The danger is that sampling might not be random. In particular, a noise variable might be correlated with the independent variable, in which case, the effects of the two variables are confounded. Suppose gender is the independent variable and s, the number of siblings, is the noise variable. Despite protestations to the contrary, parents want to have at least one boy, so they keep having babies until they get one (this phenomenon is universal, see Beal, 1994). If a family has a girl, they are more likely to have another child than if they have a boy. Consequently, the number of children in a family is not independent of their genders. In a sample of 1000 girls, the number with no siblings is apt to be smaller than in an equally-sized sample of boys. Therefore, the frequency distribution of s is not the same for girls and boys, and the effect of s on math scores is not the same in a sample of girls as it is in a sample of boys. frequency distribution Two influences--gender and s--are systematically associated in these samples, and cannot be teased apart to measure their independent effects on math scores. This is a direct consequence of relying on random sampling to control for a noise variable that turns out to be related to an independent variable; had we treated s as an extraneous variable, this confounding would not have occurred. The lesson is that random sampling controls for noise variables that are not associated with independent variables, but if we have any doubt about this condition, we should promote the noise variables to extraneous variables and control them directly. You will see another example of a sampling bias in section 3.3.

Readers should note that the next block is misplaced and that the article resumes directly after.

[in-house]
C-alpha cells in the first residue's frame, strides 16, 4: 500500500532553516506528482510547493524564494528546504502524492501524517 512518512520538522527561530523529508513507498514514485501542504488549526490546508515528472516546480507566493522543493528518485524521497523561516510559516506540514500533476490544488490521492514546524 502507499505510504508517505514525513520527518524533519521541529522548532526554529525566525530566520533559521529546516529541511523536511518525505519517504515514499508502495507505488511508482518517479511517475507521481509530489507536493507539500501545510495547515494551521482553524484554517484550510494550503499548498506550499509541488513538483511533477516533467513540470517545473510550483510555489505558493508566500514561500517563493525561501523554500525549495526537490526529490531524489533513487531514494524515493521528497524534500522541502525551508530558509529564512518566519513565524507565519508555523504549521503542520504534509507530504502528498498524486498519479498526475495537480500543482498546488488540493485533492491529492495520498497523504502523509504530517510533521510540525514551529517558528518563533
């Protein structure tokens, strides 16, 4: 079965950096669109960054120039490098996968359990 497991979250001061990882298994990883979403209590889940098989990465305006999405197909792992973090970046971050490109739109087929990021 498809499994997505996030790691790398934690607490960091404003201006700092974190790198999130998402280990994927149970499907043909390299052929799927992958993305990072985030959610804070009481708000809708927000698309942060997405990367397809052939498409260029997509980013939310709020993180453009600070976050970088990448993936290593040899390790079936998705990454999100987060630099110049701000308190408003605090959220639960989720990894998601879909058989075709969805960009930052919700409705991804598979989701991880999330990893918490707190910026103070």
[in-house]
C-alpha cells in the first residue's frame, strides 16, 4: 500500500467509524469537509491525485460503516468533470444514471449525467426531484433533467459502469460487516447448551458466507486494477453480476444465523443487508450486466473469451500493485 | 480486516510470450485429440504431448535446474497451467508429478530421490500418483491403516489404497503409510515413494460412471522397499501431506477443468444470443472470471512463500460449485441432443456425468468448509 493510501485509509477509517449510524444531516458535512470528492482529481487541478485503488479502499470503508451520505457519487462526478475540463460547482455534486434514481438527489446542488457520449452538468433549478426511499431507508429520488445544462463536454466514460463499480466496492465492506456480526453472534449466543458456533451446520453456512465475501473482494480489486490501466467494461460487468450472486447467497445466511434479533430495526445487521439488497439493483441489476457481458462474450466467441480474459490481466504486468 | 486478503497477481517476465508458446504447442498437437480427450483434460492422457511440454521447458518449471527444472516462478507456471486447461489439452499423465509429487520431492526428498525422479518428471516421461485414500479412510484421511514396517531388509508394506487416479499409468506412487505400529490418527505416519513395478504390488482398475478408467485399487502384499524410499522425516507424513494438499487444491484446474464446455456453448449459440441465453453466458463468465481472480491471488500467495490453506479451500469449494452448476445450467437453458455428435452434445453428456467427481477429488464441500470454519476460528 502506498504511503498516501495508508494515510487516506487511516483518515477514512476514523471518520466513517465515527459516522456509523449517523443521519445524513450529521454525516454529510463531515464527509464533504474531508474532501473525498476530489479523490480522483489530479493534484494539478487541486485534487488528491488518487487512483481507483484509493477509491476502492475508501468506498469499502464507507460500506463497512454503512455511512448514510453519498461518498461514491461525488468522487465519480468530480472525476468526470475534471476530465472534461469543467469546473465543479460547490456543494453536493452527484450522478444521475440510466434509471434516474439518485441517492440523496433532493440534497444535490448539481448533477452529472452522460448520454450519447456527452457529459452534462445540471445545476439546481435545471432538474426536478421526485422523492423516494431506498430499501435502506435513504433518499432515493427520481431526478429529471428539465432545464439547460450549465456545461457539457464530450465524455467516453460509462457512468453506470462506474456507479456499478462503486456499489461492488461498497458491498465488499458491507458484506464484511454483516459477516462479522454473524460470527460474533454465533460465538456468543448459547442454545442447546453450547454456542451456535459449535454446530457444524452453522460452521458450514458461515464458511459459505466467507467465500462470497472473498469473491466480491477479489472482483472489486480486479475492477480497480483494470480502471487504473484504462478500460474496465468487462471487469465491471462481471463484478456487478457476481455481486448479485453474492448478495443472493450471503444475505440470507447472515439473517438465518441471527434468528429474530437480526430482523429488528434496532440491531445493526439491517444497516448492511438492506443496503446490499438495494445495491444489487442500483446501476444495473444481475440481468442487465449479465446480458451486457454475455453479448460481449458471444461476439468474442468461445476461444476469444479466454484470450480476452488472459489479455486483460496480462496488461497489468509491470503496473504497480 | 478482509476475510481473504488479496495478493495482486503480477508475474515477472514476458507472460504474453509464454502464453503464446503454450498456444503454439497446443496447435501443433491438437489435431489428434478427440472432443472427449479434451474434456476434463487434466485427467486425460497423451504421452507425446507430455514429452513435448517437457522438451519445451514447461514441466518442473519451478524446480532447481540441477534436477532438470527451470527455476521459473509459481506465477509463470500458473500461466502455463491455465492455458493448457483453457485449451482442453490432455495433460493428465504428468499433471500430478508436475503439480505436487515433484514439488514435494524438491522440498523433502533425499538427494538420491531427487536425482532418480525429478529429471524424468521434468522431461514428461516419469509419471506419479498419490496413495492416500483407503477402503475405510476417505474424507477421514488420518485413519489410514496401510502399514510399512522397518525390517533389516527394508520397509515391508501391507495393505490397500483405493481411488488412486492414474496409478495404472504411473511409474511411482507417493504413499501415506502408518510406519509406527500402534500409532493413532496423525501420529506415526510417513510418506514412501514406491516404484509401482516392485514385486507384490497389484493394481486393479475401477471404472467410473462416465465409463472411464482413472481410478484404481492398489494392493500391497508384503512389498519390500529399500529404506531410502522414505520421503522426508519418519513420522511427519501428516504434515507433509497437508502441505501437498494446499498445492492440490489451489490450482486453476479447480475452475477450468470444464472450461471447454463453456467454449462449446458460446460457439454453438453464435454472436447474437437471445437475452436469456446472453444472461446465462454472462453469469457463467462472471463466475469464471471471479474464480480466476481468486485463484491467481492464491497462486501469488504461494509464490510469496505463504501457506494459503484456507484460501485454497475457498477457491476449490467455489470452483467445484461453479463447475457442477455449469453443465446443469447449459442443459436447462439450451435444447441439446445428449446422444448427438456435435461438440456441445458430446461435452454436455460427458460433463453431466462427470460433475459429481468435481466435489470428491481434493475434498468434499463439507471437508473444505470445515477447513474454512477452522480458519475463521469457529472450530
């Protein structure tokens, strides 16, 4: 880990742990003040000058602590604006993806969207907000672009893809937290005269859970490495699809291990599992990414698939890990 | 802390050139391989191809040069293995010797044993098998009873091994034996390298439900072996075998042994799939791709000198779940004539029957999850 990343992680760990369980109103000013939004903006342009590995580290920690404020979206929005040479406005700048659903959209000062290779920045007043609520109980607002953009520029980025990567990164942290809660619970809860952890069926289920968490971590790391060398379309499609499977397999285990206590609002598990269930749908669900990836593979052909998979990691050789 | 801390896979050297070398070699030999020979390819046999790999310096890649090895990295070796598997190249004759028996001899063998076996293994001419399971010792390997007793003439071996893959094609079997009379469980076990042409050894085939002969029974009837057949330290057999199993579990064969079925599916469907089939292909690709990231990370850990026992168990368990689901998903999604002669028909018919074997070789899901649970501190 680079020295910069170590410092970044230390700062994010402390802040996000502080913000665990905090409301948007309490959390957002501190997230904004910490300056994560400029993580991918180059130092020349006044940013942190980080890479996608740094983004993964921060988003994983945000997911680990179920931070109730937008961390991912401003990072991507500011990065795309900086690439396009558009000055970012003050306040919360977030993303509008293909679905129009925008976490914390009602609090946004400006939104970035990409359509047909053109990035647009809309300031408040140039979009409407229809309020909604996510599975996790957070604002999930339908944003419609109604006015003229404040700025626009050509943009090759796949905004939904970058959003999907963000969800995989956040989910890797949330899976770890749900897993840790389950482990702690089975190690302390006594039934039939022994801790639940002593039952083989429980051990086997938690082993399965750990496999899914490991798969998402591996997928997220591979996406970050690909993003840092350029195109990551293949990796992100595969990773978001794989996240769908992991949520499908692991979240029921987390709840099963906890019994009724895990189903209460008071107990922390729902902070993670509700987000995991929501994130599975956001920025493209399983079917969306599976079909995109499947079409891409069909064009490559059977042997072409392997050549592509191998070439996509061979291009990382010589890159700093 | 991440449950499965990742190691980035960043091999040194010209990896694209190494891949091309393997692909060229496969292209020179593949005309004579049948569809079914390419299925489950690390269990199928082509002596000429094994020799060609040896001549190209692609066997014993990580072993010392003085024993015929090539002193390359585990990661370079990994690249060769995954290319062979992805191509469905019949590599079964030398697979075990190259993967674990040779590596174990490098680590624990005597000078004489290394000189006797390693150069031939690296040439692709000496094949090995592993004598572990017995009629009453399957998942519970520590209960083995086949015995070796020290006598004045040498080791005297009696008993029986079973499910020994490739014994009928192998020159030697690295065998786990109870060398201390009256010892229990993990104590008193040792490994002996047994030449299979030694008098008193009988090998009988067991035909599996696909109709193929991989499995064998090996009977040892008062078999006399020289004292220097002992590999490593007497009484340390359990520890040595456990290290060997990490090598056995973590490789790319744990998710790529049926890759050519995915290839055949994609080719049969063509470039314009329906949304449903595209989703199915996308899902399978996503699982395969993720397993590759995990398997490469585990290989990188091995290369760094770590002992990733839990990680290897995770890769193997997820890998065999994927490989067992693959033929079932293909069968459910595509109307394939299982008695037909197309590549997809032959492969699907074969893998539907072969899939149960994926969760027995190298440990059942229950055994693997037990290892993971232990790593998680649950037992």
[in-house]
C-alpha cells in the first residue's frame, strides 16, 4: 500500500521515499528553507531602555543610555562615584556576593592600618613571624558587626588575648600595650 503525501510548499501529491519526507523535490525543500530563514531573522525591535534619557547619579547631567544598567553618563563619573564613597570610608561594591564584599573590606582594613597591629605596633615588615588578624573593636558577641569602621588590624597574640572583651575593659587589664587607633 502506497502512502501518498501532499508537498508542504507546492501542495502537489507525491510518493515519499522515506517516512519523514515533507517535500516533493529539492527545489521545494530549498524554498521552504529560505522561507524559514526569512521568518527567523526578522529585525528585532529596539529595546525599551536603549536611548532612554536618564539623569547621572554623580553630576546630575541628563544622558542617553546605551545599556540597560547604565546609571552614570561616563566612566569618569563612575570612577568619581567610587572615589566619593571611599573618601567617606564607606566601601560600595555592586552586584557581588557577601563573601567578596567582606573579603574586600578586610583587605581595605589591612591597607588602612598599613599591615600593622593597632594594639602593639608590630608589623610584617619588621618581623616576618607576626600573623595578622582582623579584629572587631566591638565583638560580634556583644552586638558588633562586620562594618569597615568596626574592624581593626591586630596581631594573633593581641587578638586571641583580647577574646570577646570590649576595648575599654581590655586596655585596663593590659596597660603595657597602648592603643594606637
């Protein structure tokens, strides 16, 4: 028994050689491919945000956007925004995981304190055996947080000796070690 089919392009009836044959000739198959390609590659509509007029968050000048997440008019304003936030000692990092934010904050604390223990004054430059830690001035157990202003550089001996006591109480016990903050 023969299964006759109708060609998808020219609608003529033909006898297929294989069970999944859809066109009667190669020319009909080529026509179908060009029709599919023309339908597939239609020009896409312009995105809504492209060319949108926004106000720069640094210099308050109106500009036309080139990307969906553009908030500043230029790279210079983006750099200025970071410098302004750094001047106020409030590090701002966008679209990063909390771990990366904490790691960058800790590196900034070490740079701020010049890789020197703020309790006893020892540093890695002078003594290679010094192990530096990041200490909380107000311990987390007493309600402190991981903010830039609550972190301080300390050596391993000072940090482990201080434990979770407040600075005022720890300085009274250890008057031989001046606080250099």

We hope, of course, that noise variables have negligible effects on dependent variables, so confounding of the kind we just described doesn't arise. But even when confounding is avoided, the effects of noise variables tend to obscure the effects of independent variables. Why is Abigail's math score 720 when Carole, her best friend, scored 740? If gender was the only factor that affected math scores, then Abigail's and Carole's scores would be equal. They differ because Abigail and Carole are different: one studies harder, the other has wealthier parents; one has two older brothers, the other has none; one was dropped on her head as a child, the other wasn't. The net result of all these differences is that Abigail has a lower math score than Carole, but a higher score than Jill, and so on.